In today’s world of social media, consumerism, political anxiety, and competition, the quiet rush of awe feels so counterintuitive sometimes. It feels connected, intuitive, and solitary. A paradox. Why not celebrate awe and mountains in a poem, yet again?
I experienced several forms of awe, gratitude, and silence over the weekend. My parents were supposed to come into town, and Nick’s parents and my parents were going to meet for the first time with Nick and I over breakfast. My family got sick with strep. It was a bummer I couldn’t take my little brother climbing, but not going to lie–I felt like I dodged a bullet with the whole parents thing.
And so Nick, some friends, and I went climbing up in Allegheny National Forest at one of our favourite spots.
It’s incredibly peaceful there, incredibly quiet. It’s all big boulders strewn across a hilltop and surrounded by woods. We saw one other person over the course of the day–an old runner dude going through a divorce who rescued my friend’s forgotten dog leash.
After we climbed, we went up to stay at our friend Dalton’s family’s camp. No signal. No television. No Wi-Fi. Just friends sitting around drinking beer, snuggling with dogs, and trying to get warm by a wood stove. As a writer who works online everyday of the week, this was so. fucking. healthy.
Last climbing season, I decked out on a lead climb ground fall. Fortunately, I was not injured, but I did develop a strong fear of falling that stuck with me for the rest of the season. It’s taken me some time to work through it.
In recent weeks, a lot has changed. I’ve felt more at peace with where I am, and after years of mental health struggles, I finally realised that I’m not fatally flawed and I’m doing the best I can and I believe in my ability to succeed, even if I want to succeed in weird ways or along strange paths. I “knew” that, but I felt it and knew it in a completely new way.
In that process, I decided to trust myself. I decided to believe that no other human being was my “main connection port” to God, morality, or the universe. No one was arbitrating what I should or shouldn’t be afraid of, and no one else can arbitrate my worth. No one else can decide what I’m capable of, and I can choose my own fucking path and not apologise for it.
I am not fatally flawed, and I am not broken. I am capable of connection.
This got to the root of some really hard shit.
A lot of fear and anxiety melted away overnight.
It seems almost trite to speak about it in such a cursory way, but that’s what happened.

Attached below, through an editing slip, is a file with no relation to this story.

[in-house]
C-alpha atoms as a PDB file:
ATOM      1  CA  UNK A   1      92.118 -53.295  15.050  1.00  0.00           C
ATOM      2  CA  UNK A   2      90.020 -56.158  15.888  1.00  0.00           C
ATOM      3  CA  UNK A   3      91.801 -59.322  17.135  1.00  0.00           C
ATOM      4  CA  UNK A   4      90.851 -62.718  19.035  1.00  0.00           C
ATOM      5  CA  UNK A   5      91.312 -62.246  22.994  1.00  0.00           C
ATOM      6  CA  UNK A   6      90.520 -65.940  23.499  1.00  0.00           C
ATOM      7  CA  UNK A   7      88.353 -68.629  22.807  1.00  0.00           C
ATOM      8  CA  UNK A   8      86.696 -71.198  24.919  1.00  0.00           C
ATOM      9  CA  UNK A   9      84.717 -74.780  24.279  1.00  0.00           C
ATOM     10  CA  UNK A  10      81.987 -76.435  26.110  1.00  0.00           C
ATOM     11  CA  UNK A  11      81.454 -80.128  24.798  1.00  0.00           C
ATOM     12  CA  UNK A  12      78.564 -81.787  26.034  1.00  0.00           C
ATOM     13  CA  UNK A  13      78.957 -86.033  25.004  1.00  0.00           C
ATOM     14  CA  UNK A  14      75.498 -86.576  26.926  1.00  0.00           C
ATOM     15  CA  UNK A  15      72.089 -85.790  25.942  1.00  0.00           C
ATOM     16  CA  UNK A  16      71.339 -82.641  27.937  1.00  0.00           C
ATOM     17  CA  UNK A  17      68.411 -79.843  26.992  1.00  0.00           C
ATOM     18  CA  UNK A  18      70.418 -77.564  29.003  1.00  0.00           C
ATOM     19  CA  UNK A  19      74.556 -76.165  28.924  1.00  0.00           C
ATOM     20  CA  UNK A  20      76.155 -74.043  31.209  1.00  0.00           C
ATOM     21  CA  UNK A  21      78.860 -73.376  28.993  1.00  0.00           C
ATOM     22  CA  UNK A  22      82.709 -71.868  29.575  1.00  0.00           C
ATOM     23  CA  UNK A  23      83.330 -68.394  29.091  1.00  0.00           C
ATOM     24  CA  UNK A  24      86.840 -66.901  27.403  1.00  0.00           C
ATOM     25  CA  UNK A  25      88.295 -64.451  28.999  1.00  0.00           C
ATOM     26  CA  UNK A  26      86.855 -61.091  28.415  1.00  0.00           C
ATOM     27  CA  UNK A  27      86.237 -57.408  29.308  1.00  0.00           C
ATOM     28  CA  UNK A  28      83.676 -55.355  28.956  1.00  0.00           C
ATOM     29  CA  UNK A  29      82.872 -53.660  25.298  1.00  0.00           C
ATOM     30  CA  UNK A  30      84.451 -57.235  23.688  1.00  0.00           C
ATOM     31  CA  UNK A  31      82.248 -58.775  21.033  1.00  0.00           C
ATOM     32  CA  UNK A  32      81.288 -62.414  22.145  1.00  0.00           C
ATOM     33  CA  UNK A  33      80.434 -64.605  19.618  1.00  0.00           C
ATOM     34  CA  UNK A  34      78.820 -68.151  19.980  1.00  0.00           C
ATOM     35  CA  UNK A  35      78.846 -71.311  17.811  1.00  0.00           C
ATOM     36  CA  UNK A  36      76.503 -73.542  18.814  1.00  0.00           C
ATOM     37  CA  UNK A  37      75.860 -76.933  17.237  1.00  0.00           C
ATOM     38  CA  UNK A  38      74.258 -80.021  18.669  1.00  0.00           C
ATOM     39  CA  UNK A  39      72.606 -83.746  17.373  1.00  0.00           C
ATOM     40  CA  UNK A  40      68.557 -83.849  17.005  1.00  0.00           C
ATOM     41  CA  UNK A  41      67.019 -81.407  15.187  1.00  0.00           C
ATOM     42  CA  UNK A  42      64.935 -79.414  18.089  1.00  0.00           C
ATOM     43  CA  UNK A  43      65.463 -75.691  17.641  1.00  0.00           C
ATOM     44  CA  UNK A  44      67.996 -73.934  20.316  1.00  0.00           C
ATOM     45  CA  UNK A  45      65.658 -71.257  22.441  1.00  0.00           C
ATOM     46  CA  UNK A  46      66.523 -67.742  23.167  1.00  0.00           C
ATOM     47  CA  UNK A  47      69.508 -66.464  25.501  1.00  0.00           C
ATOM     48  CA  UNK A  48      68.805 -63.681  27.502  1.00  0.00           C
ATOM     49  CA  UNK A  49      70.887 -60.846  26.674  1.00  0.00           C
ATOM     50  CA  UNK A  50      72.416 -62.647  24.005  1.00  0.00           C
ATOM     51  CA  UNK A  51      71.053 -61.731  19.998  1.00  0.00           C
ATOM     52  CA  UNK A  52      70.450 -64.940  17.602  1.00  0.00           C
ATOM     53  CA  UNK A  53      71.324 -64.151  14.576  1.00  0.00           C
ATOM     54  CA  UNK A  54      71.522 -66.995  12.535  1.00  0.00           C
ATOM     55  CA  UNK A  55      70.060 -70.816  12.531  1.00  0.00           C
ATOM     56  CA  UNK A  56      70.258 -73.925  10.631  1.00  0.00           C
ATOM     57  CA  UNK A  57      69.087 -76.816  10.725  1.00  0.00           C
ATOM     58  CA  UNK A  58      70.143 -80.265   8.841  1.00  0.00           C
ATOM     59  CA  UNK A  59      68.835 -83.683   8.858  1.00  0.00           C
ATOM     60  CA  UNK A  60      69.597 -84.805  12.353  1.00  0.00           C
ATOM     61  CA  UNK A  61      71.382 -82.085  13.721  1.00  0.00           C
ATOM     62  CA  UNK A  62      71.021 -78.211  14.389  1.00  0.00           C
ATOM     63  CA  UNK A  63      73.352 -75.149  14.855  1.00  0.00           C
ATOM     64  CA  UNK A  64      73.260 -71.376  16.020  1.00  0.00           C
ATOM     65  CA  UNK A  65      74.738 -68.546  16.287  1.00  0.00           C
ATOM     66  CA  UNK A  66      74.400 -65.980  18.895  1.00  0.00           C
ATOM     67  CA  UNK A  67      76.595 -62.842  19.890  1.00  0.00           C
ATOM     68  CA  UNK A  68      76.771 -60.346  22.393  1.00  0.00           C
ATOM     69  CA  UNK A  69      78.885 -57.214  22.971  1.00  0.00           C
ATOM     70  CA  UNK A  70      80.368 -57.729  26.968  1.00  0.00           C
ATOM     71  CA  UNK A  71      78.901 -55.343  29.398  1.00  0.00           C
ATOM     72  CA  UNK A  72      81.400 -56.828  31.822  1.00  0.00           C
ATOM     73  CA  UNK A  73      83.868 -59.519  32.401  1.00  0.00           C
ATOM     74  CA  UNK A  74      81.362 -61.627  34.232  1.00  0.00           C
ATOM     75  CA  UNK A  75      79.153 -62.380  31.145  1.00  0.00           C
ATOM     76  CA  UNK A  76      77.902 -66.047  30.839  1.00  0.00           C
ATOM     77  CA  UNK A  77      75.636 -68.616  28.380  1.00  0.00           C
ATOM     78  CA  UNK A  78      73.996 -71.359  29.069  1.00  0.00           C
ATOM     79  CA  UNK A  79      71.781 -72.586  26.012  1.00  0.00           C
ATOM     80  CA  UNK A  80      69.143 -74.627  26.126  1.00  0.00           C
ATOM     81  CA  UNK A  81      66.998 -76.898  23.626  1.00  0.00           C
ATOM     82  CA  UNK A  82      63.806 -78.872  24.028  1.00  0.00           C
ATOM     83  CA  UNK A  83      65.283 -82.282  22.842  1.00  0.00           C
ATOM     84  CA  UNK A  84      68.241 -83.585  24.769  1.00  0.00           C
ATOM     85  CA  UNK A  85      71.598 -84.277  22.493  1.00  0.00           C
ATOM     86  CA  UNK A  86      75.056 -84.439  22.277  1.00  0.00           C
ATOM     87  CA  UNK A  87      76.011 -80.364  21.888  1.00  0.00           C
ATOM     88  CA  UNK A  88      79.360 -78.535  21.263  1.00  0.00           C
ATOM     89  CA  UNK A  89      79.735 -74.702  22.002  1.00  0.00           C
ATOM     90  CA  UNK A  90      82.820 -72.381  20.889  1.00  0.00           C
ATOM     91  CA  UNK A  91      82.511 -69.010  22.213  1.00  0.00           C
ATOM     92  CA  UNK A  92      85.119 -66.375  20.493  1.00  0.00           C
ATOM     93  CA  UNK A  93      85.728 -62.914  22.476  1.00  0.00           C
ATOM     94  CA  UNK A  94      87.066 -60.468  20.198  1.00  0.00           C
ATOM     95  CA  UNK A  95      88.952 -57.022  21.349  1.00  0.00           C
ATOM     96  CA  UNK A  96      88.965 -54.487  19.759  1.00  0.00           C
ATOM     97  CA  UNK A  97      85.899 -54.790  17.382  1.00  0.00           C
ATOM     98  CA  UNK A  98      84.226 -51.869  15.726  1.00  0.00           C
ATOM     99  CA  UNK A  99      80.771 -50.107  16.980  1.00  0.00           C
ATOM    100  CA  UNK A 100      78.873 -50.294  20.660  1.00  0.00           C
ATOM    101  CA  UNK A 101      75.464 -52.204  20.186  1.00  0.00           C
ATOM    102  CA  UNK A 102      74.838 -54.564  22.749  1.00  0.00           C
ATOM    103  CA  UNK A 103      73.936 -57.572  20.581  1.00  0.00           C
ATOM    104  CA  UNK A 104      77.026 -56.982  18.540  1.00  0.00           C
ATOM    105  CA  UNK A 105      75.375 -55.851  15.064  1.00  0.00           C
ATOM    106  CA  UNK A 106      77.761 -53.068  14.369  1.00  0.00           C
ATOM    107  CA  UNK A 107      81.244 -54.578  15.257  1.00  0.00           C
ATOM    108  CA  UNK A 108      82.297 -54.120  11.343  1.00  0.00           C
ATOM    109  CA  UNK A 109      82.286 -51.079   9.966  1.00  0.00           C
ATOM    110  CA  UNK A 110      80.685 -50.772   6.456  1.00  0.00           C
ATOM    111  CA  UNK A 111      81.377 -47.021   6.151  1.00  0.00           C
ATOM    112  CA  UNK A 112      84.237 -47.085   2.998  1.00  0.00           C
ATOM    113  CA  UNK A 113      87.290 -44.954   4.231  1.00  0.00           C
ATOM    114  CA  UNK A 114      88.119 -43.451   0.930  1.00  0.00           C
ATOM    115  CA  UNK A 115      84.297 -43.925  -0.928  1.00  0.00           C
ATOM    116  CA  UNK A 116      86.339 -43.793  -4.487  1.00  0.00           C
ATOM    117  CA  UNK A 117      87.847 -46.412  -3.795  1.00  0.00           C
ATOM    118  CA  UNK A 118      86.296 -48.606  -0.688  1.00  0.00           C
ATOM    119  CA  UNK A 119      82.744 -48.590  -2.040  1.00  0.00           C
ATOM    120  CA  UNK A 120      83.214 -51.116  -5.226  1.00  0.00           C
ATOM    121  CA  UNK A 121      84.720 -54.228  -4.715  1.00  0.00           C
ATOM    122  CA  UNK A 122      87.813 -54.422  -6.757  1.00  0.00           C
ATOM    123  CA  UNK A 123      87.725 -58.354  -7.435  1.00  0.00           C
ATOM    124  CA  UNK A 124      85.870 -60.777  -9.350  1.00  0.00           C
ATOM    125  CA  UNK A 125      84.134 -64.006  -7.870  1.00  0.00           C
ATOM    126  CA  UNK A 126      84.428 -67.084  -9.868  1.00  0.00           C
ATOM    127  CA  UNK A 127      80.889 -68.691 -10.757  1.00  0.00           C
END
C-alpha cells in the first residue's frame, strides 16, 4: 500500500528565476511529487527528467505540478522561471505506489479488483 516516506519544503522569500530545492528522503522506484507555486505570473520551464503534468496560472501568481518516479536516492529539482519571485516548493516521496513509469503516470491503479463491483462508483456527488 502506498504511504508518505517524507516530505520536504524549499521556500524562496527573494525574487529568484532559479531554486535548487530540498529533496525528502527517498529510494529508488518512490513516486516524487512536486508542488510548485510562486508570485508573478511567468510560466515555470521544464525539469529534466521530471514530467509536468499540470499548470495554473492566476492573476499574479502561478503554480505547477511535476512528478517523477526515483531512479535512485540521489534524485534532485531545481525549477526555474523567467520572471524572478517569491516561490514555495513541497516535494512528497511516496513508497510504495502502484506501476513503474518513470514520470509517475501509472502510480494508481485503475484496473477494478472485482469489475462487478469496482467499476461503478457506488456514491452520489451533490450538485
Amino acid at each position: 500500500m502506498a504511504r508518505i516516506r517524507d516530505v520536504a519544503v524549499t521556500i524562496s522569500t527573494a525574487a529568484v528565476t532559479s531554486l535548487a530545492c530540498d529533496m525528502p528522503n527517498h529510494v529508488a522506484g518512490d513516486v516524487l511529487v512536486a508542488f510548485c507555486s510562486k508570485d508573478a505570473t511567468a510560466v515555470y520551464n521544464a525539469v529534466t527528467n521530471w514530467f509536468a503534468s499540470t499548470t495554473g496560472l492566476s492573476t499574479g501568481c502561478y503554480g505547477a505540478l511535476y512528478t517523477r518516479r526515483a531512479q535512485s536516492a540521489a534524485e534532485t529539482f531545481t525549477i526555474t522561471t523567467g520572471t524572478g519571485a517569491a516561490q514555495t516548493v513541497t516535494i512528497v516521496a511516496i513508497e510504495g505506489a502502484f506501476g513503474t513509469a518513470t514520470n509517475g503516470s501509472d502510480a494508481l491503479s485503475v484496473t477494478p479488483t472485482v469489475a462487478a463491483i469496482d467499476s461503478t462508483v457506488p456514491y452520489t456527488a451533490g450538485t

This past weekend, the fear of falling was still there, under the surface, but I felt way more capable of using awe and a sense of beauty to connect me to the climbs.
I thought about beta–my sequence of moves–and I was able to focus on the rock, the texture, my balance, my feet, the bone-numbing cold of northern Pennsylvania winter rock.
It was joy. It wasn’t a 5.13 lead joy (I still have a long way to go), but it was some real fucking joy nonetheless.
Sitting in that cabin at the end of the day, my beer-buzzed thoughts circled climbing, trust, social media, art, connection, and what I want to write about.
At many times throughout my life, I’ve regarded social media simultaneously as bane of modern existence and a crappy connection crutch: horrible, addictive, occasionally useful, not “real.”
And then I encounter blogs of old school climbers. And then I encounter the art and music of Amanda Palmer. And then I get to watch Lynn Hill boulder. And then I have conversations about swimming with whales with Shetland photographers. And then, and then, and then.
What I feel more and more is that social media and this strange blogging world offers a way of sharing–a modality of connection that is so complex, so political, so integral to our modern markets that awe itself drives me to want to understand more of our weird internet world. However, awe itself also drives me to disconnect and appreciate my little world of Pennsylvania rock and friends. These extremes, these poles of my 21st-century experience, are exhilarating, humbling, and baffling.
Maybe how we engage with social media and sharing our creativity is in and of itself a process that cannot be immediately deemed “good” or “bad.” It’s how we use it. It’s how we connect. It’s that balance. It’s about our own connection to this world we live in.
Maybe it’s about facilitating honesty, grappling with social issues both large and small, and stepping away every once in a while. Maybe it’s about accepting that no one’s process of engaging with the world–whether outside on rock or inside on a computer–is going to look the exact same, and nobody is perfect.
I’m starting with that, and I want to create from there.
How about you? How do awe, fear, and the overcoming of anxiety form and inform your life and your decisions? How does it change what you create? How does it imbue your life with meaning? How does it impact how you engage with the fixings of modern life–social media, news, etc?